RAY: Ironically, at this very moment, just across the road, the real reactor was undergoing an actual radioactive leak of several cubic meters of coolant water. The contaminated water spilled from the reactor core into a containment shell and was cleaned without incident. Temeline officials say it was a minor mishap, but critics say the accident was only one in a series of problems at the plant. Jan Baranic, Executive Director of Friends of the Earth-Czech Republic, says the plant is dangerous because it uses a combination of Eastern and Western technology, mainly an old Soviet Chernobyl-type reactor core that is run by computer systems built in the West.

JAN BARANIC: It faces a lot of technical problems. It was a unique project. It was never, there is no other reactor like this anywhere in the world, so it is obvious that there will be big problems with starting it up. There were several emergency shut downs. There were leakages. There were fires.

RAY: The Chief of Public Relations of Temeline, Milan Nebesan, says the plant is completely safe and has passed a host of regulatory tests to prove it. Nebesan says that similar nuclear power plants with a mix of Eastern and Western technologies are in operation in northern Europe.

MILAN NEBESAN: This nuclear power plant is prepared for safe operation. We have made some great improvements in information and control system. So I think nuclear power plant is as the same level of safety as others in the western Europe.

RAY: Nebesan says the Temeline reactor is now operating at about 55 percent capacity while officials complete a series of preparation tests under a temporary operating license that was issued by the Czech Nuclear Safety Office. That’s the governmental body that regulates nuclear power. While the testing is under way, many are questioning the current safety of the power plant.

JAN HAVERCAMP: This the first time in my life that I am scared for a nuclear power station.

RAY: Greenpeace nuclear expert for central Europe Jan Havercamp, says Temeline is not secure under the State Office of Nuclear Safety. Havercamp alleges that during the building of the power plant there were several serious construction errors that were not followed up on properly. He cites a case where a major coolant pipe was welded on the wrong way and that the subsequent police investigation into the issue was on the wrong area.

JAN HAVERCAMP: And I’ve seen a lot of tampering with documents before, but not to this extent. And it really makes me nervous. We’ve now noticed that basic procedures have been so largely ignored. I cannot rely completely anymore on the judgment of the State Office for Nuclear Safety. Now, if I can’t rely on that judgment, I cannot rely on, on the safety level of Temeline. It doesn’t have to mean that Temeline will blow up or will blow up soon. But the chance that when there, a human mistake has been made it will be followed by a chain of technical problems which were not foreseen; that chance is growing a lot.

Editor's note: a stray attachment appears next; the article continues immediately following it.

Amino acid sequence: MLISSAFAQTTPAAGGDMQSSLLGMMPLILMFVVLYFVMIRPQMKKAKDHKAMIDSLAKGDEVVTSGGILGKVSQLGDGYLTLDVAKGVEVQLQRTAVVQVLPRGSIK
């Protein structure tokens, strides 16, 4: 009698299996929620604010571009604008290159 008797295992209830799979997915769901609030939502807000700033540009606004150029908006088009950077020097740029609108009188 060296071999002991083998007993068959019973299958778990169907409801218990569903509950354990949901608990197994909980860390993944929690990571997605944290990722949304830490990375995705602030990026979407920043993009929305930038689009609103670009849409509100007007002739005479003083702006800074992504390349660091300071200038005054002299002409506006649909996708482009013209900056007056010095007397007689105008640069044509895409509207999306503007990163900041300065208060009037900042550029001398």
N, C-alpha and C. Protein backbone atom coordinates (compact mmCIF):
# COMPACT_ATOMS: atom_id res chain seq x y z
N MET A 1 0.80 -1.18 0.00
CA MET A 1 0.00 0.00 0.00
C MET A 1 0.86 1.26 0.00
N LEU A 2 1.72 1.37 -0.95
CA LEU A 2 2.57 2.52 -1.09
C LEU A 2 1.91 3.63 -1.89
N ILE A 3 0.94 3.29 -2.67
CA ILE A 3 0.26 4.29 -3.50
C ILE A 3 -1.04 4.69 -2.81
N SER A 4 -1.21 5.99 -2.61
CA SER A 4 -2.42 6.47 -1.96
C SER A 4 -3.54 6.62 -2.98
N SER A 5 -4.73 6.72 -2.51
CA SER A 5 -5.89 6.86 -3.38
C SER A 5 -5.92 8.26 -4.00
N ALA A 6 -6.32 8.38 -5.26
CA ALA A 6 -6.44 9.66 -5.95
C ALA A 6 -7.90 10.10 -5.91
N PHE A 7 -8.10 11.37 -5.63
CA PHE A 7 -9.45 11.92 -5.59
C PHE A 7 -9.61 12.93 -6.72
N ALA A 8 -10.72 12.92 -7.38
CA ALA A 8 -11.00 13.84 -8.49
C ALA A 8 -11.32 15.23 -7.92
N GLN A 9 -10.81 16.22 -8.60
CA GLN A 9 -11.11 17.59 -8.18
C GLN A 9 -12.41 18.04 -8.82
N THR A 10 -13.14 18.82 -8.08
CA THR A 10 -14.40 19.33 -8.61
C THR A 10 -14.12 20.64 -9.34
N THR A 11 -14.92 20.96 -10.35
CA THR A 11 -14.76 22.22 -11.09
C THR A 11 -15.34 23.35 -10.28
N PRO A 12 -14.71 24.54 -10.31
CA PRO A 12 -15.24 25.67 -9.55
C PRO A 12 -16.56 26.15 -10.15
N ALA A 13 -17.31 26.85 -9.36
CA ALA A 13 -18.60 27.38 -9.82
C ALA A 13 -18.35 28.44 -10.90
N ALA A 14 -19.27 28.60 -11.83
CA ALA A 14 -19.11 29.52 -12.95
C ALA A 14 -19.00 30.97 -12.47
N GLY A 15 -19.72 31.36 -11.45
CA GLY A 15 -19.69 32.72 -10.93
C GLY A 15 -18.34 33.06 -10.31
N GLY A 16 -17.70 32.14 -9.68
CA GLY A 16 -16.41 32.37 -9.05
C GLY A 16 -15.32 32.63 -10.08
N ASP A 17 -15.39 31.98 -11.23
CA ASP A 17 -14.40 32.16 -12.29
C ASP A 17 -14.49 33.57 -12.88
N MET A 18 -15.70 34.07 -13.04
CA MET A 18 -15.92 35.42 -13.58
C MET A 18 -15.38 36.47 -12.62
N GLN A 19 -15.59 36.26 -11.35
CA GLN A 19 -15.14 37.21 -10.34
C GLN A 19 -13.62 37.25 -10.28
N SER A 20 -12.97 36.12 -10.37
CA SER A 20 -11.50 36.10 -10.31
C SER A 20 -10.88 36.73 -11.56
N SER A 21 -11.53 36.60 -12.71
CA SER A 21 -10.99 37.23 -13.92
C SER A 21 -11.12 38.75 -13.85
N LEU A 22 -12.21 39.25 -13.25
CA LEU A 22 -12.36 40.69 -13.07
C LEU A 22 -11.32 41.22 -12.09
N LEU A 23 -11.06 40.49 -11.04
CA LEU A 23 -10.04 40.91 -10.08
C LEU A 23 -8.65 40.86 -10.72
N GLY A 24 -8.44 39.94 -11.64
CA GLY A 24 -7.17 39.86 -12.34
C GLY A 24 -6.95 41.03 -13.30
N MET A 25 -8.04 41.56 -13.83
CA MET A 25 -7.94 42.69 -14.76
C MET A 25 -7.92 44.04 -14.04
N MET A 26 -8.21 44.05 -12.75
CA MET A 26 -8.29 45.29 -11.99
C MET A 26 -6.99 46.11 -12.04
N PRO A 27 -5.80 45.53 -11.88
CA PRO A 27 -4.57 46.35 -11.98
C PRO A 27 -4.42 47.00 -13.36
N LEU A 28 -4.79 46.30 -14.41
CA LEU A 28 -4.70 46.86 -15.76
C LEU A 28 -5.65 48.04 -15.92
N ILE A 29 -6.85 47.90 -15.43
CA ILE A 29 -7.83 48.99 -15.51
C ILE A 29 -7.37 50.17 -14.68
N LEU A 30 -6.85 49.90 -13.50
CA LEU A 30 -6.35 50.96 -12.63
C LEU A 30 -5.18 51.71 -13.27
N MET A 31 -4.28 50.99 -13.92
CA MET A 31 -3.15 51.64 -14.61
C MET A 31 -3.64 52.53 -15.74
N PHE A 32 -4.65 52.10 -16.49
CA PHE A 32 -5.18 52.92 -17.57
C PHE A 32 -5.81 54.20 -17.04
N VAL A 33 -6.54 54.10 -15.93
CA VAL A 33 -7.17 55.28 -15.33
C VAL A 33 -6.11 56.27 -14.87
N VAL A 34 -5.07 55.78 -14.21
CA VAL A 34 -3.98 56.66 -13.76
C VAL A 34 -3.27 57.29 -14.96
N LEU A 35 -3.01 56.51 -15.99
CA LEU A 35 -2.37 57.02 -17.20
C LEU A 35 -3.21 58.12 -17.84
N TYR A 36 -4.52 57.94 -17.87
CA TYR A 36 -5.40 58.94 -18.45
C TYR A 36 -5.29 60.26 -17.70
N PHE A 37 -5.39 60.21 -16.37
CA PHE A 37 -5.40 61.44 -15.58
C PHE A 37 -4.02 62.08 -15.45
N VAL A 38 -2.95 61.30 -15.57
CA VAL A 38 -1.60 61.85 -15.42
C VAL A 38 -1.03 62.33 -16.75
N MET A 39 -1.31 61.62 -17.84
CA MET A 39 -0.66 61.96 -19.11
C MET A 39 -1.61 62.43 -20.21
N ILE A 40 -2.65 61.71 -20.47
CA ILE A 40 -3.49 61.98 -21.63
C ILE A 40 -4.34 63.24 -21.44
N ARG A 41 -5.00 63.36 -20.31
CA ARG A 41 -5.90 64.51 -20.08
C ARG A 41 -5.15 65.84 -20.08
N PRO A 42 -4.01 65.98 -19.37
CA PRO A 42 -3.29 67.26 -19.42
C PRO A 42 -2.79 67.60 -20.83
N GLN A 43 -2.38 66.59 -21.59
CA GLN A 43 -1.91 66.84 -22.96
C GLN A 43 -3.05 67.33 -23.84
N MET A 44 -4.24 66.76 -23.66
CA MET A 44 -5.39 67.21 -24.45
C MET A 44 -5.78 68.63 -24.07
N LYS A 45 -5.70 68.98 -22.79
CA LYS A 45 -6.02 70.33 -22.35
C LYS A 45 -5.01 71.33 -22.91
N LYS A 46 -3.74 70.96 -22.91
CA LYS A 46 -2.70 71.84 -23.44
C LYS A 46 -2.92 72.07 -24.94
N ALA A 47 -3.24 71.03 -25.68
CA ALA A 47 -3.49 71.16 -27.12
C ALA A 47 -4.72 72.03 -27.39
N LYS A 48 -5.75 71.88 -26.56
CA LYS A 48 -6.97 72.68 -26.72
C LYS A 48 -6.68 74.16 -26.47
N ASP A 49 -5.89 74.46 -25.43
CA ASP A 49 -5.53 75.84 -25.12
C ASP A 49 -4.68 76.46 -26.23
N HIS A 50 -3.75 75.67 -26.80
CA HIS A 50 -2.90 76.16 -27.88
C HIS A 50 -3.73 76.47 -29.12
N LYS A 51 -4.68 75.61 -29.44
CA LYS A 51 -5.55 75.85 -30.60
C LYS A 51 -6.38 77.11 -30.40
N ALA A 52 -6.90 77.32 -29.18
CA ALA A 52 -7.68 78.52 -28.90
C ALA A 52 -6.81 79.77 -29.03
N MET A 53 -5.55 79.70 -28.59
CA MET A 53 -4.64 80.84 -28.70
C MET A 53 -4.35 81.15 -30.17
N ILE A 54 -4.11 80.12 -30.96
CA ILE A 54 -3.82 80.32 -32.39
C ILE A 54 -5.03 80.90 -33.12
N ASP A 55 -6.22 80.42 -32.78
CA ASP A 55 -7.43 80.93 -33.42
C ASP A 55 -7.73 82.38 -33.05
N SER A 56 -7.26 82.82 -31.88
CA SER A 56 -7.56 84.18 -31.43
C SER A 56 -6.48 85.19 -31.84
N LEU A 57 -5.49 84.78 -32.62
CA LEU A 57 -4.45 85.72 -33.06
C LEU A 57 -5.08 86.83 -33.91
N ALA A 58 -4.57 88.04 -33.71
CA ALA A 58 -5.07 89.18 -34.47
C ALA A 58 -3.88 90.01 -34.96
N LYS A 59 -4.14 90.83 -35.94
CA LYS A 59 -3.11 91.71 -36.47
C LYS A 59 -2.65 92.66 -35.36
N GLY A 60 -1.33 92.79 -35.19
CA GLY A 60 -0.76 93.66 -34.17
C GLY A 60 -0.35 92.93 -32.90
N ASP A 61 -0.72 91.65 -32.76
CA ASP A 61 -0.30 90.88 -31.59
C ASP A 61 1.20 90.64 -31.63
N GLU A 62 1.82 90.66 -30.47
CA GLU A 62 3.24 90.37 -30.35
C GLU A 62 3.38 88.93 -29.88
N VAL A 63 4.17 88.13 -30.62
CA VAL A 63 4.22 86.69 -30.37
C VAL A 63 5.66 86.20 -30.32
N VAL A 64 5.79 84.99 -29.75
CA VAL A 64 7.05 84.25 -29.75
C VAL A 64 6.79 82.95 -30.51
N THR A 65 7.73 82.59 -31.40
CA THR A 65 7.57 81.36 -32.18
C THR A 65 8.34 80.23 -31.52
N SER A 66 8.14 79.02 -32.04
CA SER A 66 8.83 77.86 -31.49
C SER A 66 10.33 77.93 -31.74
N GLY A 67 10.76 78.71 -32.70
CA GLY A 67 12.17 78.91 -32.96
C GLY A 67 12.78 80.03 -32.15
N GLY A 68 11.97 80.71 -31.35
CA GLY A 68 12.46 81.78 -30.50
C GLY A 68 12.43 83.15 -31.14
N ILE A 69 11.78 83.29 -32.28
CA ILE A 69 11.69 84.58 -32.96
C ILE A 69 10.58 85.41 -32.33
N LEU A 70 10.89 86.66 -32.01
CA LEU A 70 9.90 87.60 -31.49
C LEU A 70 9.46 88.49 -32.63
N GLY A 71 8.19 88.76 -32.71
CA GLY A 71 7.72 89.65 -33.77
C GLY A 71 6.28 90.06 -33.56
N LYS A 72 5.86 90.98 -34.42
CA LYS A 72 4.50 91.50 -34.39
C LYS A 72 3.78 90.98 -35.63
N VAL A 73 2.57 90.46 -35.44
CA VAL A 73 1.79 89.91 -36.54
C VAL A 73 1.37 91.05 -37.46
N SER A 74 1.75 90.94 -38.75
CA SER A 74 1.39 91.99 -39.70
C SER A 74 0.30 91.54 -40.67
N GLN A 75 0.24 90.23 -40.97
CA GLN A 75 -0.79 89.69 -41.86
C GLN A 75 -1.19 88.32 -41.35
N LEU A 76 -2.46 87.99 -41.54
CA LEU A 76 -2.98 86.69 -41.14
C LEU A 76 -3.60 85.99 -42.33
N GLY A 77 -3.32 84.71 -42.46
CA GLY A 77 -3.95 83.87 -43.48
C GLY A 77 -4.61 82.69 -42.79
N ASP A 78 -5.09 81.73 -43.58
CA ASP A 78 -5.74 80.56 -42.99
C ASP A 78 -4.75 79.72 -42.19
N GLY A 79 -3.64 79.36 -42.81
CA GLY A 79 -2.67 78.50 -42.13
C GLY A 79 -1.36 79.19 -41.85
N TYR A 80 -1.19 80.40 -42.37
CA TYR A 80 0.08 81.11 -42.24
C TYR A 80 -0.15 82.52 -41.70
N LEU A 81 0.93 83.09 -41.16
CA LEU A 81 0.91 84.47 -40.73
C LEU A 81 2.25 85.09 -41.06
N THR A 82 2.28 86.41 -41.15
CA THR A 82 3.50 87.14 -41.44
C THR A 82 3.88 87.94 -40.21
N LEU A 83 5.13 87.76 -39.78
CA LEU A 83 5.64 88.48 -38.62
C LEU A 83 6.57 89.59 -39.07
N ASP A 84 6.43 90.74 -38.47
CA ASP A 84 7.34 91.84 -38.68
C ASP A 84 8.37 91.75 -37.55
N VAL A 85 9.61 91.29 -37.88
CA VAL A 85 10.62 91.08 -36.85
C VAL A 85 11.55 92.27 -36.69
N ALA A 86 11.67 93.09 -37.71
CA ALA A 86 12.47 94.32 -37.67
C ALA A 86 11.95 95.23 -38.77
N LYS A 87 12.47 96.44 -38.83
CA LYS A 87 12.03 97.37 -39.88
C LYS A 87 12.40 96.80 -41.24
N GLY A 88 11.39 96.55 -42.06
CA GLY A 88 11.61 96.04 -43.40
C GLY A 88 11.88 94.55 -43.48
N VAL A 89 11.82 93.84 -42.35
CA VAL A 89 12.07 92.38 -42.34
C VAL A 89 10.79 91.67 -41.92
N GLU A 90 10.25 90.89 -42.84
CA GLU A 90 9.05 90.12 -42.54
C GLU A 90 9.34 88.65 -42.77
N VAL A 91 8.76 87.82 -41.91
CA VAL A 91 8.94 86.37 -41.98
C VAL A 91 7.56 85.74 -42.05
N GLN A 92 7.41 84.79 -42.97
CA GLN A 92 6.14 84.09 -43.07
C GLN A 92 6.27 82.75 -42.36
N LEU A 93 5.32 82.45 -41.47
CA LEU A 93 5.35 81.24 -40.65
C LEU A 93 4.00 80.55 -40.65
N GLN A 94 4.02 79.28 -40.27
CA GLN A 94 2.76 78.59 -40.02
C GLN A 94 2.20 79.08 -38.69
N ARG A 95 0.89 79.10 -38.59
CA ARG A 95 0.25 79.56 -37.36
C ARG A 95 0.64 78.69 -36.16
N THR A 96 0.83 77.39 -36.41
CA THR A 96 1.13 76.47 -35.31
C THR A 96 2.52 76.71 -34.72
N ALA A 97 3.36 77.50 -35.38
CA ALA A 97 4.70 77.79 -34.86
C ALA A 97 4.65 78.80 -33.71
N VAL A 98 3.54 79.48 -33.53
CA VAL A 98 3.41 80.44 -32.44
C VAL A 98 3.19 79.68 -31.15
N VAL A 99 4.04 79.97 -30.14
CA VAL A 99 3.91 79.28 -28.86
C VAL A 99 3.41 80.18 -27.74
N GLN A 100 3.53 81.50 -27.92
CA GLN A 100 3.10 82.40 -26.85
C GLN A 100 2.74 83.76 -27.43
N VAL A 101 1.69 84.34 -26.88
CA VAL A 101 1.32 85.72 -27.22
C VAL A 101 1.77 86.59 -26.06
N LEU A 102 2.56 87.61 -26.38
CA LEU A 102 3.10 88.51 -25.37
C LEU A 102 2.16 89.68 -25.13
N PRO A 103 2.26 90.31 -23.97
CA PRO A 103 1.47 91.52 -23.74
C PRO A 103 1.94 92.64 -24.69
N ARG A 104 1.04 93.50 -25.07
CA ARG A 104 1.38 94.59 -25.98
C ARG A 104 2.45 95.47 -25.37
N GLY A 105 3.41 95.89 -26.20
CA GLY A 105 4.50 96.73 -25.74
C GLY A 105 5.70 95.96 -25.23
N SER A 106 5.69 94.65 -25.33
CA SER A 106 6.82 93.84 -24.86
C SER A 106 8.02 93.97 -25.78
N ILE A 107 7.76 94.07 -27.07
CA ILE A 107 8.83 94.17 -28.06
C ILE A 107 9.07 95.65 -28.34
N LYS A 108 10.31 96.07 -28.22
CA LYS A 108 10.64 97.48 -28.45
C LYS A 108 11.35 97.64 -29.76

RAY: The spokesperson for the State Office of Nuclear Safety, Pavel Piterman, says his organization has followed up on every issue that has been brought up by Greenpeace, but that no problems were found. Piterman says Greenpeace is only out to discredit and shut down the project.

PAVEL PITERMAN: For more than one year we are discussing problems of welding. There came one year before with some problems. They showed us what this is, we started to solve it immediately. We spent a lot of money, a lot of time; at the end nothing happened. There’s no proof that they were right. The safety of Temeline NPP is practically the same as any or for all American nuclear power plants.

RAY: Both Germany and Austria disagree and have voiced their concerns over the safety of Temeline to the Czech government. Temeline sits near the border of Austria, a nuclear free country; and the plant fails to meet German safety standards. Power companies from both countries have stopped purchasing electricity from the Czech Republic in protest. The disagreements over nuclear safety have become a sticking point in the process of the Czech Republic’s bid for entry into the European Union by 2004. To work out disagreements over this issue, the three countries have forged what is called the “Melk process,” named after the Austrian border town of Melk. Through the Melk process the countries are holding a series of meetings to find common solutions to their problems. Petra Dachtler, First Press Secretary with the German embassy in Prague, says Germany is convinced the way to solve this issue is through the Melk process, which will soon publish a report on the safety of Temeline.

PETRA DACHTLER: And it probably will be stated by this report that there are lacks in security and safety. This doesn’t mean we will ask the Czechs to close Temeline, or block the negotiations; this just means that there have to be additional measures taken in order to set aside these problems which exist.

RAY: Like Germany, Austria is also confident that the Melk process can reach compromise. Gregor Schusterschitz, Press Attaché for the Austrian embassy in Prague, says that the Austrian government wants all safety issues at Temeline answered before the Czech Republic can enter the European Union. Currently, negotiations are centered over the energy chapter, one of 32 chapters that must be closed before the entry of the Czech Republic is allowed.